This substantial hardback purports to be the first intellectual biography of J. C. Ryle. While it traces a rough chronology of his life, it is primarily a study of the thought, writings, and ministerial activities of ‘the most popular and the most neglected evangelical Anglican of the Victorian era’ (p.xi). A noteworthy highlight is an evaluation of Ryle’s popular and distinctive preaching. Rogers shows that his style was rooted in the classical rhetoric which he had learned at Eton and Oxford, but made simpler and more memorable. An insightful analysis of three sermons preached by J. C. Ryle, C. H. Spurgeon, and J. H. Newman demonstrates Ryle’s use of shorter sentences, more frequent divisions, and interspersed applications.
The same analytical method is employed in measuring the success of Ryle’s tenure as Bishop of Liverpool. Using census data and other statistics, Rogers shows that Ryle oversaw a reasonable increase in the number of ministers and places of worship in the city during a period of rapid population growth.
But it was for his involvement in religious controversies that Ryle was best known during his lifetime. He spoke out against ritualistic Anglo-Catholicism, rationalistic liberalism, and Keswick-style spirituality, all of which were spreading through the Church of England in the late nineteenth century. His conference speeches and popular writings on these subjects made him the undisputed leader of Anglican Evangelicalism in his day.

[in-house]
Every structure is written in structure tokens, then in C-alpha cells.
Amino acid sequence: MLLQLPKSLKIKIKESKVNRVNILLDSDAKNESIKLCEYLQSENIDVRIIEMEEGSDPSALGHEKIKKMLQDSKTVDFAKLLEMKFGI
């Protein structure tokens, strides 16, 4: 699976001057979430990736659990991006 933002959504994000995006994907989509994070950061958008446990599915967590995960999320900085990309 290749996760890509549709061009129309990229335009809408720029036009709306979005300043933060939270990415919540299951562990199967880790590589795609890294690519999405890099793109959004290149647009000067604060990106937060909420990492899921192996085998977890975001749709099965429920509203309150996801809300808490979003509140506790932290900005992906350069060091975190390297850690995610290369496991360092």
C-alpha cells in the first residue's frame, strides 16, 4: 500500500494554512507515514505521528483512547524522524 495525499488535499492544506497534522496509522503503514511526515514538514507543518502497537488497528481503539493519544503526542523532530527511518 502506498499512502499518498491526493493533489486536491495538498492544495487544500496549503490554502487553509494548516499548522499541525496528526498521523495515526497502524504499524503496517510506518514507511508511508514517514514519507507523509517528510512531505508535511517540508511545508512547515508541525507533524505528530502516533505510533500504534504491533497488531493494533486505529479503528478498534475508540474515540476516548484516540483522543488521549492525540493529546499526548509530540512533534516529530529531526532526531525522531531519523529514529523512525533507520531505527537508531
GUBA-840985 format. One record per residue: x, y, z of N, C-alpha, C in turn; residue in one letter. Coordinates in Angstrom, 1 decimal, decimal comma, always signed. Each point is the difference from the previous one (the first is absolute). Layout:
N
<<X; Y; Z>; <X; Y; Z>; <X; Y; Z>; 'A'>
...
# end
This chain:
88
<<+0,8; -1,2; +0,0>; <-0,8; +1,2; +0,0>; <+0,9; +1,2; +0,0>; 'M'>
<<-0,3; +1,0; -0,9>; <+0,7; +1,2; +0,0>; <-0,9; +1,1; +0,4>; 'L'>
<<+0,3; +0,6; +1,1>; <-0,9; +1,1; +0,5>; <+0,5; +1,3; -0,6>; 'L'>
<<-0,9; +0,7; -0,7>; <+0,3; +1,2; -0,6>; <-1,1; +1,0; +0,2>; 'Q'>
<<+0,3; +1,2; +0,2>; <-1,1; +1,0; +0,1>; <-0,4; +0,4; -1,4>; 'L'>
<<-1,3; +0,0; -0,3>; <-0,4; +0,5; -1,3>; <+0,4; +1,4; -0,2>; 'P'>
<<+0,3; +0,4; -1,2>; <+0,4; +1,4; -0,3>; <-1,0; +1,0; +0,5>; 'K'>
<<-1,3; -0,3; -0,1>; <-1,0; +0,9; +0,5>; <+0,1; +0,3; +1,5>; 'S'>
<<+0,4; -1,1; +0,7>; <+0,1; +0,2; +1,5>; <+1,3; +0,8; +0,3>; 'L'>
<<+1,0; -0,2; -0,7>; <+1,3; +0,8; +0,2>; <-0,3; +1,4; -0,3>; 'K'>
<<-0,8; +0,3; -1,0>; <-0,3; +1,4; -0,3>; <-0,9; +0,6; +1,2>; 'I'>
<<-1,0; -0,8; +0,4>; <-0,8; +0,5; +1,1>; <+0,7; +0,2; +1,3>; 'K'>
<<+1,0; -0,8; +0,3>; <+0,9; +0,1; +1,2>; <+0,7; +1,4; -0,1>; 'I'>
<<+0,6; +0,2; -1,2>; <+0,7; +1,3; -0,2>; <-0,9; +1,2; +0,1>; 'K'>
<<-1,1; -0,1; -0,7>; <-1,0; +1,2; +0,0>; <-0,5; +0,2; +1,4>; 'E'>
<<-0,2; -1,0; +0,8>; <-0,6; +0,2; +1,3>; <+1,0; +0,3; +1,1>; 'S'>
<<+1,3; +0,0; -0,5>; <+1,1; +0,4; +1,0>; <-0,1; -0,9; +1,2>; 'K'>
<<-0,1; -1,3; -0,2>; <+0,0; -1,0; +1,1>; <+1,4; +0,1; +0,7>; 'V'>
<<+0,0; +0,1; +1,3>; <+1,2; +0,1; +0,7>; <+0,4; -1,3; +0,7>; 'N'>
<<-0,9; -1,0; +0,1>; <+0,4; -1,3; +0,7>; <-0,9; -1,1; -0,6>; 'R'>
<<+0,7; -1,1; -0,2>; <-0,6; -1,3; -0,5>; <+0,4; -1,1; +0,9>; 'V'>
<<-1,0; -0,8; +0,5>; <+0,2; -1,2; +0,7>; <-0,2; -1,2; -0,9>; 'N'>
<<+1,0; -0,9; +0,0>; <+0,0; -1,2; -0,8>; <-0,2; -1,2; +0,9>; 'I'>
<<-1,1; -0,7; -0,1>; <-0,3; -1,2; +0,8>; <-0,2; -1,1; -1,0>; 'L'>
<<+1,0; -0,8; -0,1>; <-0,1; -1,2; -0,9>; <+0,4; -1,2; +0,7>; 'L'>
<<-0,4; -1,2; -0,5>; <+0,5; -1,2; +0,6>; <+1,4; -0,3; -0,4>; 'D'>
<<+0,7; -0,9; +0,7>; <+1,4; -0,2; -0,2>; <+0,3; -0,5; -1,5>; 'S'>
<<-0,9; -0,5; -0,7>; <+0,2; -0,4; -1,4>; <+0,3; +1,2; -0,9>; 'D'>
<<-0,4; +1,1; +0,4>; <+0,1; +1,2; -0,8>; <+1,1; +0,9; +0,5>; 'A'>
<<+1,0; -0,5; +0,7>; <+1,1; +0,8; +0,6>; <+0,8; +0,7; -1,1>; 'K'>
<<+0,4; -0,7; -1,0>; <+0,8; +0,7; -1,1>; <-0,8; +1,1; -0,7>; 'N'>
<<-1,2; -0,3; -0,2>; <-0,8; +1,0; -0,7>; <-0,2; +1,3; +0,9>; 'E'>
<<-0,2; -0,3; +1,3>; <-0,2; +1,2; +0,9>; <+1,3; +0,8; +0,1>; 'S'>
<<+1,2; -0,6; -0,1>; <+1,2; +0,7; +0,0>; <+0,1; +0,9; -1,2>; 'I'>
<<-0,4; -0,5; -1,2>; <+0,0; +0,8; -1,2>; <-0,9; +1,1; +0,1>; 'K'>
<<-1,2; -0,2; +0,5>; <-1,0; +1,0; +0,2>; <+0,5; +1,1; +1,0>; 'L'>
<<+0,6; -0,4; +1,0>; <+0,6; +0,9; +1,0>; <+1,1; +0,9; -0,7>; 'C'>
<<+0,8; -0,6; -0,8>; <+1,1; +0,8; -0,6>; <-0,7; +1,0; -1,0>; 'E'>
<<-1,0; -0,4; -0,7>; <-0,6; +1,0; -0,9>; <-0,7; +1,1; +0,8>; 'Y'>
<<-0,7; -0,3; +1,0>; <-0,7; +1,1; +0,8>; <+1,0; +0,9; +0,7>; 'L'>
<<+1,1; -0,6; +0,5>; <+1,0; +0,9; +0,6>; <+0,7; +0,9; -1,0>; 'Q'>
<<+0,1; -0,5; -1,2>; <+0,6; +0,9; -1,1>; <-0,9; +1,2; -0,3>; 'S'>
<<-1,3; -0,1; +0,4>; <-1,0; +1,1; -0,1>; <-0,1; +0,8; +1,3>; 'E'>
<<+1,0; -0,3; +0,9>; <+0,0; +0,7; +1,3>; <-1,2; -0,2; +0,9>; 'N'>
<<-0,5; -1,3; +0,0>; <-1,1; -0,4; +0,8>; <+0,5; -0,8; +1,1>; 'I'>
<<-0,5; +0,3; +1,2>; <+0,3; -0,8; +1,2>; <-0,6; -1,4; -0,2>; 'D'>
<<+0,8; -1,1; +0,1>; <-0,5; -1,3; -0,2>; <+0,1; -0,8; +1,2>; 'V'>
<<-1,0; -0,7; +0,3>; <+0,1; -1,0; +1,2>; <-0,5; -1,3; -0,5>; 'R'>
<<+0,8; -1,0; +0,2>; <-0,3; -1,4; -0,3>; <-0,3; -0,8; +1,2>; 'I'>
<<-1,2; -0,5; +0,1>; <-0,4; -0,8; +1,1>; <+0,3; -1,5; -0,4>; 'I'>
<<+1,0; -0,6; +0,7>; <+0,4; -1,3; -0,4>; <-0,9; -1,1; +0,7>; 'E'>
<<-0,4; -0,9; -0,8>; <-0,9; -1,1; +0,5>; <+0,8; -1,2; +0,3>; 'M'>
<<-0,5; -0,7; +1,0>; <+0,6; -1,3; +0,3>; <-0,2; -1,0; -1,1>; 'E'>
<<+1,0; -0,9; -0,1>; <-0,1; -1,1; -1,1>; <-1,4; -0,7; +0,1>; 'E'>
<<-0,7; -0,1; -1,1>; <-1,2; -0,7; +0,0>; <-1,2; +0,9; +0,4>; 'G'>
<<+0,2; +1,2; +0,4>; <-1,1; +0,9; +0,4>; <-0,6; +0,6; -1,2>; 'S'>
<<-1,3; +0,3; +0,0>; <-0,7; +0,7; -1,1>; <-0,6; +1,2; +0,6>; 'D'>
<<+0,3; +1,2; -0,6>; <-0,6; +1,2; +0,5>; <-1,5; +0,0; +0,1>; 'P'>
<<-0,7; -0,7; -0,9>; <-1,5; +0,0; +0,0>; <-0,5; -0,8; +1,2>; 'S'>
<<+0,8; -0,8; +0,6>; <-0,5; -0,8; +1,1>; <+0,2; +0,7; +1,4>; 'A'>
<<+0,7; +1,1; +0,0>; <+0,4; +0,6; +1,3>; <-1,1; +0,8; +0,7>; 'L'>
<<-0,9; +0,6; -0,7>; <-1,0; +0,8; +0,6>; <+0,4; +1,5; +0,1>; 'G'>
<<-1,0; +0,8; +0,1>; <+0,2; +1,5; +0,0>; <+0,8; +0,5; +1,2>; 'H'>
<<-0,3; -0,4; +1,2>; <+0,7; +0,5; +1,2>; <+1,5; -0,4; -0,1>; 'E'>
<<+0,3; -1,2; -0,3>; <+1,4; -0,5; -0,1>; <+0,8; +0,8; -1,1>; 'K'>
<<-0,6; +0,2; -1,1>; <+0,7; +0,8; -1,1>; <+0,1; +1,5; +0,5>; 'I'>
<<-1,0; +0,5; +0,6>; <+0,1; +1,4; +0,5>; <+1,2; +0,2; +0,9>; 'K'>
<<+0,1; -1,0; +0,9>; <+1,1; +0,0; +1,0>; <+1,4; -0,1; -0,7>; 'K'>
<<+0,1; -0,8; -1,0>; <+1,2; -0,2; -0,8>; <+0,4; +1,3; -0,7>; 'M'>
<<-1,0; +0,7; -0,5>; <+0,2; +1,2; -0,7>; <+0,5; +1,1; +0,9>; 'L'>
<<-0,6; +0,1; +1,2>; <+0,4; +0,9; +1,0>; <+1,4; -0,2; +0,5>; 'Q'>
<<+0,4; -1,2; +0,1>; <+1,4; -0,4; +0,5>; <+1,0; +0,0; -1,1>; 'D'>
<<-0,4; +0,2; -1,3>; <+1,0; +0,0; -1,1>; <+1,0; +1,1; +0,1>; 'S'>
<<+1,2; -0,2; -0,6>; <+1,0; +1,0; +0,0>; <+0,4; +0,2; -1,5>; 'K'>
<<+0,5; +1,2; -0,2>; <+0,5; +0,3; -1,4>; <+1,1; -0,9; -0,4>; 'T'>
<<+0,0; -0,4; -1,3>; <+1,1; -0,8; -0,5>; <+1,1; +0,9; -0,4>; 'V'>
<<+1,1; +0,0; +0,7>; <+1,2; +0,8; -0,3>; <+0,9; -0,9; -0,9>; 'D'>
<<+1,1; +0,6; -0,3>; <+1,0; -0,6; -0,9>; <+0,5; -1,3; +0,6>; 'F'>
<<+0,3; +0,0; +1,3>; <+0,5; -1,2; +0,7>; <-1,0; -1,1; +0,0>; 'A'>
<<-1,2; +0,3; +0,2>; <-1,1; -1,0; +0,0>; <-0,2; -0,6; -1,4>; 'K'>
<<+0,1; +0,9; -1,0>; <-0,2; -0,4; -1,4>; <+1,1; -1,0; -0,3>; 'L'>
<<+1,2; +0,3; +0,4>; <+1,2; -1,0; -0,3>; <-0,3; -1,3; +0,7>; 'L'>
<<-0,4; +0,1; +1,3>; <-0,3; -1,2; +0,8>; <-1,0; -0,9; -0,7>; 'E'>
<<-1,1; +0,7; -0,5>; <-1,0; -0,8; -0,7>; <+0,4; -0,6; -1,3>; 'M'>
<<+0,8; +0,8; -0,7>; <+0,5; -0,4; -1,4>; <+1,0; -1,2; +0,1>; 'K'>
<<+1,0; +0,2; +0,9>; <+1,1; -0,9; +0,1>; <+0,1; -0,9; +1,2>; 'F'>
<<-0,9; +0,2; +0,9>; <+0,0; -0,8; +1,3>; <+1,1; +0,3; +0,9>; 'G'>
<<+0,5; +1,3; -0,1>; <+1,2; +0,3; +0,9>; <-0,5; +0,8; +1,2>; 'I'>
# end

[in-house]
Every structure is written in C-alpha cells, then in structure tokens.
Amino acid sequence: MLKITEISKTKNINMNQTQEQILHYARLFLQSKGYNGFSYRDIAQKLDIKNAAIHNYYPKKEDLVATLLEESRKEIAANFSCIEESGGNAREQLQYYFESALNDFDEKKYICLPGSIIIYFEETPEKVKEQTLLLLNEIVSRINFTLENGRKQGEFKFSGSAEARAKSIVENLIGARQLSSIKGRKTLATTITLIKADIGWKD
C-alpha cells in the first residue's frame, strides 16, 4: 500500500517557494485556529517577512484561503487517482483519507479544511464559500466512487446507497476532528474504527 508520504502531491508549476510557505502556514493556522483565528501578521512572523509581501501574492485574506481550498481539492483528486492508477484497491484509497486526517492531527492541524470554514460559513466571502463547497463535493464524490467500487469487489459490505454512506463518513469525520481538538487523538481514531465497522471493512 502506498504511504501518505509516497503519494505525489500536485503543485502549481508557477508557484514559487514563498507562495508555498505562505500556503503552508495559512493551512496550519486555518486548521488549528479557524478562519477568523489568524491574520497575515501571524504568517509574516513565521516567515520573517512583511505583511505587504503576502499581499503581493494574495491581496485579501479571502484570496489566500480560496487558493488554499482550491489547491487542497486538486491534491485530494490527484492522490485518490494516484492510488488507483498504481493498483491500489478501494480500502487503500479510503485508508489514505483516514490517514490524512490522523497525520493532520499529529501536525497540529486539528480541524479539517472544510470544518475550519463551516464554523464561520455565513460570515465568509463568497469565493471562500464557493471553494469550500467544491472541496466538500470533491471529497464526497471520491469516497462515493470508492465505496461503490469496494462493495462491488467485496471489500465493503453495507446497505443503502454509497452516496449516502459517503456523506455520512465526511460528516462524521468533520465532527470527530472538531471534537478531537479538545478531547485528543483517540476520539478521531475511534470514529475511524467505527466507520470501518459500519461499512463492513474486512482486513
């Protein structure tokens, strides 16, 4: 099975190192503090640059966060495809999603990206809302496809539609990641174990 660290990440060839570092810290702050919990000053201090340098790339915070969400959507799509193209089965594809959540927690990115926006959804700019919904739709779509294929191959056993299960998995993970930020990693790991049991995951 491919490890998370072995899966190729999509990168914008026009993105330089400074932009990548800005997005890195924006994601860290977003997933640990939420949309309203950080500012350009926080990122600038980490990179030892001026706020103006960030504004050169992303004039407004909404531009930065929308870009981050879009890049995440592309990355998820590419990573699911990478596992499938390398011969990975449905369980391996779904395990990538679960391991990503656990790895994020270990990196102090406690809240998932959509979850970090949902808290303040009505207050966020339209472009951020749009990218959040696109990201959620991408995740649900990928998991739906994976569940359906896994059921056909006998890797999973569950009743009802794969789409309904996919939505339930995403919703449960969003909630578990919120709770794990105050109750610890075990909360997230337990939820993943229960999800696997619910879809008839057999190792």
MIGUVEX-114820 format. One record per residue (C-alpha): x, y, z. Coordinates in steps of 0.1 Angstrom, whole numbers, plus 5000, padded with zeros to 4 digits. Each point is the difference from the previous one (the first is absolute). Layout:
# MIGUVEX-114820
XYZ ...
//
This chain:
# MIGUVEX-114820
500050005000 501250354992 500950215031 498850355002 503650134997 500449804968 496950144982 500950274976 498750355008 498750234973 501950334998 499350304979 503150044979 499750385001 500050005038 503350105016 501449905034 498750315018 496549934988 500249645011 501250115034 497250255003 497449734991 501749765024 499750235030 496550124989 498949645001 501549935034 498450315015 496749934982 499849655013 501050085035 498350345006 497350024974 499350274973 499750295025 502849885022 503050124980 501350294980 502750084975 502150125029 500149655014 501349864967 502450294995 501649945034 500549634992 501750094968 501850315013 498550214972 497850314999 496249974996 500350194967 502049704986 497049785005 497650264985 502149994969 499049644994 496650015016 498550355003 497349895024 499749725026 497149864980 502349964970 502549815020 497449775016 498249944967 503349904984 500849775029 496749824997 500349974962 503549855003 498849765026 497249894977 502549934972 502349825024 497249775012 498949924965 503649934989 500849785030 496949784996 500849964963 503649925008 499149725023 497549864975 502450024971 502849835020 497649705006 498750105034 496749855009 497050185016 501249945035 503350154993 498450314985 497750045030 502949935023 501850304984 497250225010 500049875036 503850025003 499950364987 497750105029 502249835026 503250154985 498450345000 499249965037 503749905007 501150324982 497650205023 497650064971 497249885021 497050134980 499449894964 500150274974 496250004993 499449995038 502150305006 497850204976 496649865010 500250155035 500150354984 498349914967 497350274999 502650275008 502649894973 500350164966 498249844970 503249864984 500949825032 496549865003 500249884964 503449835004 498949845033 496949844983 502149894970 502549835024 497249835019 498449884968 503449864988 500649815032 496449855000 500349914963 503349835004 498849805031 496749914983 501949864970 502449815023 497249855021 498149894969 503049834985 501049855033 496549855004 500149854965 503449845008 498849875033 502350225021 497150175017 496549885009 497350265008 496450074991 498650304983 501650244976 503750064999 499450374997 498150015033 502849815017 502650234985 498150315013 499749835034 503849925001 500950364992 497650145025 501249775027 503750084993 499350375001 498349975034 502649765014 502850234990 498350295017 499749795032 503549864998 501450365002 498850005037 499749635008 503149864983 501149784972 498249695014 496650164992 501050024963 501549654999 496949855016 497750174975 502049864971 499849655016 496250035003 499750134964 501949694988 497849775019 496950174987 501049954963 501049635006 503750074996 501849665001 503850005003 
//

Rogers succeeds beyond other biographers in conveying the extent of Ryle’s involvement in, and commitment to, the institutions and machinery of Anglicanism. And this is undoubtedly problematic for nonconformists.
The bishop’s ultra-loyalty to the state church led him to bitterly oppose proposals to disestablish it, object to equal rights for Dissenters, and accept the anti-evangelical judgements of ecclesiastical courts. Determined to maintain the unity of his denomination, he was forced to recognise the place of ‘other schools’ within it — even those who taught the false doctrines which he opposed so vehemently. Rogers is uncritical, but one must question the wisdom of Ryle’s position when the very church he was seeking to reform and defend ‘was being deprotestantized and de-evangelicalized right before his very eyes’ (p.309).
Readers unfamiliar with Ryle’s life will want to start with Iain H. Murray’s Prepared to Stand Alone (Banner of Truth). But for those who wish to dig deeper, A Tender Lion is a thoughtful, thorough, and well-researched work, shedding valuable light on the religious and intellectual terrain in which the great man laboured.